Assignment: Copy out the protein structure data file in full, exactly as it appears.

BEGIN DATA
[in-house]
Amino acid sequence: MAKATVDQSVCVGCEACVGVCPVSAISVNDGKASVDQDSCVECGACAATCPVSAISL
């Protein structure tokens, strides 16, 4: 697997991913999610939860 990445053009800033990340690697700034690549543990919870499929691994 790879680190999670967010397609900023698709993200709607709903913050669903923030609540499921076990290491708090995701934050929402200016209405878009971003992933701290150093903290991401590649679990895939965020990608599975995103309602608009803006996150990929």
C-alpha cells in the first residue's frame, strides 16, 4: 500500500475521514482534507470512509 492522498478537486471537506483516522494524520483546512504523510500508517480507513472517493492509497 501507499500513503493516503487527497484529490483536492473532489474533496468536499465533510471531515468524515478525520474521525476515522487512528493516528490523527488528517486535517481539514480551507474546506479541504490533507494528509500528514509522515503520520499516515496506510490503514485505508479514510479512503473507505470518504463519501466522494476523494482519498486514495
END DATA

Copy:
[in-house]
Amino acid sequence: MAKATVDQSVCVGCEACVGVCPVSAISVNDGKASVDQDSCVECGACAATCPVSAISL
């Protein structure tokens, strides 16, 4: 697997991913999610939860 990445053009800033990340690697700034690549543990919870499929691994 790879680190999670967010397609900023698709993200709607709903913050669903923030609540499921076990290491708090995701934050929402200016209405878009971003992933701290150093903290991401590649679990895939965020990608599975995103309602608009803006996150990929």
C-alpha cells in the first residue's frame, strides 16, 4: 500500500475521514482534507470512509 492522498478537486471537506483516522494524520483546512504523510500508517480507513472517493492509497 501507499500513503493516503487527497484529490483536492473532489474533496468536499465533510471531515468524515478525520474521525476515522487512528493516528490523527488528517486535517481539514480551507474546506479541504490533507494528509500528514509522515503520520499516515496506510490503514485505508479514510479512503473507505470518504463519501466522494476523494482519498486514495